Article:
Why every massage studio tenant needs a professional lease document review

Review Your Lease, MASSAGE Magazine

When I speak at business conventions about negotiating commercial leases for tenants, I conduct a casual audience survey. One of the questions I ask is, “Which tenants had their commercial lease document professionally reviewed before signing it?” More than 50 percent of all business owners openly acknowledge they did so without assistance.

That figure never ceases to shock me. Committing to a formal lease document is an obligation, and costly with regard to both a business owner’s time and money. By blindly signing this document, tenants may encounter financial disaster. However, many entrepreneurs do not know or understand this, and I frequently hear many of the same reasons why business owners did not request a professional lease document review:

  • Didn’t know anyone they could call
  • No budget to pay for a lease document review
  • Didn’t think it was important
  • Didn’t think any part of the lease document was negotiable anyway, so why bother
  • Trusted the landlord (he was so nice)
  • Considered calling a lawyer, but didn’t get around to it

Consider the following scenarios:

  • A chiropractor approached a lease consultant for help a few weeks ago. He negotiated his own lease and delegated the document review to a local lawyer who was not real-estate savvy. Unfortunately, many clauses that should have been modified or negotiated were not and now the tenant needed it corrected.
  • Another tenant gave her lease document to an attorney who proceeded to modify the entire lease document (at no small cost) without speaking with the tenant or even explaining why changes were made or necessary.
  • A franchise tenant visited a lease consultant for a lease document review, and the consultant proceeded to do a 30-point lease inspection (almost the way a mechanic would use a checklist to examine a used car you were going to buy from a stranger.) Following the inspection, the consultant provided a thorough written summary report. Then, he scheduled a one- to two-hour telephone consultation with the tenant to do the following:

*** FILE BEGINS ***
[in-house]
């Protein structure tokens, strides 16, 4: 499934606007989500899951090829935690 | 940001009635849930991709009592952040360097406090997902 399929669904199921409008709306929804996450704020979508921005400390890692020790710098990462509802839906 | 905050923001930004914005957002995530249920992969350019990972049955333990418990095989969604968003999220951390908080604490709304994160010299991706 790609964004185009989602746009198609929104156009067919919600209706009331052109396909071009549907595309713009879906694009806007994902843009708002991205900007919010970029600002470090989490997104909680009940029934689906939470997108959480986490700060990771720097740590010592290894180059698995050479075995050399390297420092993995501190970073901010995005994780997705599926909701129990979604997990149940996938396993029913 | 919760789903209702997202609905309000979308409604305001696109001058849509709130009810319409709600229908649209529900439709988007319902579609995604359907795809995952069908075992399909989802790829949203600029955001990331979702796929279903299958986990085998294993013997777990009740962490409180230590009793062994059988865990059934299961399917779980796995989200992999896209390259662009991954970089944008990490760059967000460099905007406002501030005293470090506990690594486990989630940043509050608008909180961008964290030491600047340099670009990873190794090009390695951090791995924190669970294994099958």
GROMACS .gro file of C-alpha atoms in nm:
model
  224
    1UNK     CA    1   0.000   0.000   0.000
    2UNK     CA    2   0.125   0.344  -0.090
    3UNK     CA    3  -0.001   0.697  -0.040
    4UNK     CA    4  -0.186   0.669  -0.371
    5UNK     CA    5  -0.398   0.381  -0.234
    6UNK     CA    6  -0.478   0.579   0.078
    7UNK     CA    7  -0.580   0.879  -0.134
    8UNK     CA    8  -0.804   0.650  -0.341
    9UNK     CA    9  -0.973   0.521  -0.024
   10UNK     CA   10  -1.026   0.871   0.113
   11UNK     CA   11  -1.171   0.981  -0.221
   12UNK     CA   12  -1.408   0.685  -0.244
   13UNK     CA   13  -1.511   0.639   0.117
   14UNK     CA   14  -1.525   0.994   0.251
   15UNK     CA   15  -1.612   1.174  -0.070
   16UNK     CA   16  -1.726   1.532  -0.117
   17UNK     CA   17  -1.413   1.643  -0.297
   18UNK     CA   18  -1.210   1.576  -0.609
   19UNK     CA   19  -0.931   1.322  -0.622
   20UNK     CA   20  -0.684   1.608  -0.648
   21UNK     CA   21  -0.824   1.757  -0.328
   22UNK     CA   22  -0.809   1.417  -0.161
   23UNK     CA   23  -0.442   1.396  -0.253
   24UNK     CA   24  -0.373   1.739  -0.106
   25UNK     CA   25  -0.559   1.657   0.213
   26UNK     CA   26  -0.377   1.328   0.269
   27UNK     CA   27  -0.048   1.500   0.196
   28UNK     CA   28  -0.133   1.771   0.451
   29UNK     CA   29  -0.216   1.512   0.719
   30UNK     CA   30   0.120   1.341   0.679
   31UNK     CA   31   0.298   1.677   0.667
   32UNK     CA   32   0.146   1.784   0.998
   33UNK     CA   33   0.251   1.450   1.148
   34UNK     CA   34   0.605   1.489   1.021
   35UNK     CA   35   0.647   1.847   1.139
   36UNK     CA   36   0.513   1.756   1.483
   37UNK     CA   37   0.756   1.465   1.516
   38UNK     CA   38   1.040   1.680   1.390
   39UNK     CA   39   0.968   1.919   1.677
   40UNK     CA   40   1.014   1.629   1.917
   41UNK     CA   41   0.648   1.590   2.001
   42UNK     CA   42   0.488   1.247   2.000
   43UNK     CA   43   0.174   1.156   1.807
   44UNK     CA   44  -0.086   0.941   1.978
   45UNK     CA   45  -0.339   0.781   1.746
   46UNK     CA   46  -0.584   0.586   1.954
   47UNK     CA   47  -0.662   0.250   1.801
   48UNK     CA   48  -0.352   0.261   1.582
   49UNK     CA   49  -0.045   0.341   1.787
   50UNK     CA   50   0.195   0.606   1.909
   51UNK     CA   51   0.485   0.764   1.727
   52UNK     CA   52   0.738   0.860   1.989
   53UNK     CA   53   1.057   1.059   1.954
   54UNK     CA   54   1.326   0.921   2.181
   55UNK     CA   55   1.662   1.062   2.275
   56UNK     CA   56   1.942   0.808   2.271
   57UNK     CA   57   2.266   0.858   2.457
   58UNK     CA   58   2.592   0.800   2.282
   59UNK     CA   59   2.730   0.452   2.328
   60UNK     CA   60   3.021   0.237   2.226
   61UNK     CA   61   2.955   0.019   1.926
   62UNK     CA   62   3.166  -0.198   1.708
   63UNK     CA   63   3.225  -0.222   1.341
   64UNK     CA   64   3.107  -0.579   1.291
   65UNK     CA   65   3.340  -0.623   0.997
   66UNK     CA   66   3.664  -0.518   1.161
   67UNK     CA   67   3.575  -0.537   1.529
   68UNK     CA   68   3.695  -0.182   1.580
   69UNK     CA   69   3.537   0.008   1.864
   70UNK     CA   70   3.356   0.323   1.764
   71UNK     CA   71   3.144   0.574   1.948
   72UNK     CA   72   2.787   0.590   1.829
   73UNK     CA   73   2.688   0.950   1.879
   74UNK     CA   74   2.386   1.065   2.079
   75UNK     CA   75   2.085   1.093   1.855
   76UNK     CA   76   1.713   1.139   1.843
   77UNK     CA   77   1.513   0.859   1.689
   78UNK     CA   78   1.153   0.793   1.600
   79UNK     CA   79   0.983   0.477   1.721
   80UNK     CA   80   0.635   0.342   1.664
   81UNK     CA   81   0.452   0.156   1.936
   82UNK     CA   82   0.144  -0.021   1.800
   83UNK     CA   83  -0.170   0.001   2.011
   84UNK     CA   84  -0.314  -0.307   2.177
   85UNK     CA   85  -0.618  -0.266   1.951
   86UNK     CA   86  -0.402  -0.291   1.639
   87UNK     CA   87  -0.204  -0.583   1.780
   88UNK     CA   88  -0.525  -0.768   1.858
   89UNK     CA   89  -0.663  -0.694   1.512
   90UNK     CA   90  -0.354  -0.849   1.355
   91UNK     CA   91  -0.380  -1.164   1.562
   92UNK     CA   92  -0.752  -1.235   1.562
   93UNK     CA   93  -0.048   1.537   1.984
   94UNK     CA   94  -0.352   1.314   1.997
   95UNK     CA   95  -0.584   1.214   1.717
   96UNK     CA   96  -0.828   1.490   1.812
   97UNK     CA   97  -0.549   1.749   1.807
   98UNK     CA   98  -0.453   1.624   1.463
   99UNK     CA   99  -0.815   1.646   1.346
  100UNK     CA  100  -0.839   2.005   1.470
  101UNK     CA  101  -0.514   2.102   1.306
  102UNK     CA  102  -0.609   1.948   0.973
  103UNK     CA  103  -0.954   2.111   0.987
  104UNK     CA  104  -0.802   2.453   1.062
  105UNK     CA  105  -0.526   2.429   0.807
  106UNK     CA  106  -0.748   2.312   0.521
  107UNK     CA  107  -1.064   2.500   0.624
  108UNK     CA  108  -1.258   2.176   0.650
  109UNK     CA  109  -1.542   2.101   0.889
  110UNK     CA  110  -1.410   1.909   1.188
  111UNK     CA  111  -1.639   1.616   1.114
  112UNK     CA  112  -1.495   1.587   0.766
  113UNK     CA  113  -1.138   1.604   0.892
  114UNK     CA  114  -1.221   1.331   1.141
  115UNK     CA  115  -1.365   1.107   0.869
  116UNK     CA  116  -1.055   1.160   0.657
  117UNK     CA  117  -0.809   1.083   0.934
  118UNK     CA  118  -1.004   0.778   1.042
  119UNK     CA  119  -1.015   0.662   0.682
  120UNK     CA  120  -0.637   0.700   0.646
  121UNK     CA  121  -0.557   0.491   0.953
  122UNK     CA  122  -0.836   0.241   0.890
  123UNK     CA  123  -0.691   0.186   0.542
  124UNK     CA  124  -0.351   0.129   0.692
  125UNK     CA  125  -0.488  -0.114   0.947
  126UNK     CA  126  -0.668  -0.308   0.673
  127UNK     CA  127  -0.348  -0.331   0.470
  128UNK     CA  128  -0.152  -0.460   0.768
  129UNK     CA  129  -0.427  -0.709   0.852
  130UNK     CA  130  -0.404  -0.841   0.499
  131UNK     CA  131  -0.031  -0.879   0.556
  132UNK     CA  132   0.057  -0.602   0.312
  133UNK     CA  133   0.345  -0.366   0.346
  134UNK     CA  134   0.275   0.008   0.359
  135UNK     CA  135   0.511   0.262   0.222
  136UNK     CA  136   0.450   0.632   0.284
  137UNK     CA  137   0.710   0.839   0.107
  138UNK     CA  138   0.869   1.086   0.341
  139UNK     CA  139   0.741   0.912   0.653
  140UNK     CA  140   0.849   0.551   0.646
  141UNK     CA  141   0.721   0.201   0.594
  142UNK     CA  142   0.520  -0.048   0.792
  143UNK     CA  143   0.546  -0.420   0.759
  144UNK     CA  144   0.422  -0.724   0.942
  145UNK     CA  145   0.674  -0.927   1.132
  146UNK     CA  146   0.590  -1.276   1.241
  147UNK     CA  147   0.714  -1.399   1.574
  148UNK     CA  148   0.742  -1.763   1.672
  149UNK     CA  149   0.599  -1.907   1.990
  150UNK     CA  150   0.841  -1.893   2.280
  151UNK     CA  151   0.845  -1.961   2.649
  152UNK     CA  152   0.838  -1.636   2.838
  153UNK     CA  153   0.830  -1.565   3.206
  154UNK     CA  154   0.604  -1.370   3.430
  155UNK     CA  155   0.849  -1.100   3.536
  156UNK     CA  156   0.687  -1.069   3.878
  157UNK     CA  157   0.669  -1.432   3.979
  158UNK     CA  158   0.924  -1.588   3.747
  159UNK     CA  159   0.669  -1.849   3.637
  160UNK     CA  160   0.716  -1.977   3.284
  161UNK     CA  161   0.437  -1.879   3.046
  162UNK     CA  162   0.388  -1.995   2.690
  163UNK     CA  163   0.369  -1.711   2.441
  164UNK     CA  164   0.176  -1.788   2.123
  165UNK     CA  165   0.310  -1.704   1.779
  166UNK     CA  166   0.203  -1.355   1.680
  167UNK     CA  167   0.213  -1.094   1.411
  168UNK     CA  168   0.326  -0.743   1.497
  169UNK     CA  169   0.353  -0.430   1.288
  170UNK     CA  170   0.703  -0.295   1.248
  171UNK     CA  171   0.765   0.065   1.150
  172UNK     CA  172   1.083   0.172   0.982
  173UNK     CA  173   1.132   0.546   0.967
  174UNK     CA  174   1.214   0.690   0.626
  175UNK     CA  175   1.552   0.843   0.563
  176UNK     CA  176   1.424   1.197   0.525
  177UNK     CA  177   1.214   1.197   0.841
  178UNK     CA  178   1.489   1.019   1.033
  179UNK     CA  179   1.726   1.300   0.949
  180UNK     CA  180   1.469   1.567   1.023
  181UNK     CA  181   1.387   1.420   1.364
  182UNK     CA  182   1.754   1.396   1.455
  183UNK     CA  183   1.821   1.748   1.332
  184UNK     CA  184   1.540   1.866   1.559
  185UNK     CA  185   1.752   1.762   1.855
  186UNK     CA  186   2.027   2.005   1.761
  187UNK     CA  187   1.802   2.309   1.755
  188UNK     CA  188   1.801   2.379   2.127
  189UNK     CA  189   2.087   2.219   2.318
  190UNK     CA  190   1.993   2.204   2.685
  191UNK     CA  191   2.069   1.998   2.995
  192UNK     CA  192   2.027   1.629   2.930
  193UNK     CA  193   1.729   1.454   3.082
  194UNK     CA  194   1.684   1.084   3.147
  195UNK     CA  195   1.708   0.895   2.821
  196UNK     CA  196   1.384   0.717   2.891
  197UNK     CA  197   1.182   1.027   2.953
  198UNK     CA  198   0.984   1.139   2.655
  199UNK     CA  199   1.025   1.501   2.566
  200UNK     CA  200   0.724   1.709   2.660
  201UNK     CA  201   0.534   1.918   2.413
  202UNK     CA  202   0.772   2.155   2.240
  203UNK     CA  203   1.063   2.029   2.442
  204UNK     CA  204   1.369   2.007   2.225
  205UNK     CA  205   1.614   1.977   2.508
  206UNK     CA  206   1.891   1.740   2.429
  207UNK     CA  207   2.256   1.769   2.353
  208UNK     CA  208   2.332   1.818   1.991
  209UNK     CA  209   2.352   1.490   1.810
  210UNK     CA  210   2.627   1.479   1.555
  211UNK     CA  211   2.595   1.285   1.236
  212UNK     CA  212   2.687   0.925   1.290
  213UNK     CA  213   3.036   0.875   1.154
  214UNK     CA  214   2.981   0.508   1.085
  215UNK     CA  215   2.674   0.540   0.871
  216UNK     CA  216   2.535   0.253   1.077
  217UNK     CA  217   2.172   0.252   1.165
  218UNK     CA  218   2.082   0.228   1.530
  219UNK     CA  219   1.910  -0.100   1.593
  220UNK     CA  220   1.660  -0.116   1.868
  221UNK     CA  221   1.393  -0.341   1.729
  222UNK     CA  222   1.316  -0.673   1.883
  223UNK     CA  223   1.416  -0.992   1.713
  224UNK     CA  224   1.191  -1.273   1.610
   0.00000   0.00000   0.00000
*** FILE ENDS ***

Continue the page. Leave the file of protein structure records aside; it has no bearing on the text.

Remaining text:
1. Explain why certain leases were bad for the tenant, and which one were most important to negotiate.
  2. Explain what step-down clauses (defined as anything less than what is stipulated in the lease) the tenant was likely to achieve and exactly how to negotiate with the landlord on certain points.
  3. Suggest new clauses that needed to be added to the lease document of which the tenant was unaware. As an example, massage studio tenants can agree to be possibly relocated within a property, if necessary, and the lease consultant asks that the landlord pay for such a move.
  4. Review any other questions the tenant might have and to define unclear lease document clauses.

Unbeknownst to many massage studio tenants, the entire lease agreement is potentially negotiable. The landlord has loaded the lease document with one-sided clauses in his/her favor. Tenants need not be fearful of negotiating with a landlord, but only fear their own ignorance and inexperience.

By signing a lease document, a commercial tenant is agreeing to pay hundreds of thousands of dollars in rent and cannot take this process lightly. Even if you survive the tenancy and the lease document does not come back to haunt you, when it comes time to sell your business (and assign your lease agreement) the buyer may scrutinize the document closely.

Here are two more points for your consideration: If you want to sell your business, the landlord can opt to reclaim the space back instead of allowing the sale and assignment. Should this occur, you may lose hundreds of thousands of dollars.

If you want to expand on your “Use” clause (for example, if a hairstylist wants to add a tanning bed), or if a competitor moves into the building because you did not think to negotiate for exclusivity, your business could become worthless.

For an entrepreneur who is about to open a massage studio and enter into a lease agreement, it is key to review the paperwork first. In addition, if you plan to buy or sell a studio that involves a lease assignment, you must get some help as well. Commercial tenants are not supposed to be real-estate savvy. Don’t fight it, face it head on and talk to an expert.

Dale Willerton is The Lease Coach—a commercial lease consultant who exclusively works for commercial, office and retail tenants. Willerton is author of Negotiate Your Commercial Lease and frequently speaks at franchise shows and business conventions throughout North America. For a free leasing CD or to talk with a lease consultant, visit www.TheLeaseCoach.com, call (800) 738-9202 or e-mail DaleWillerton@TheLeaseCoach.com.

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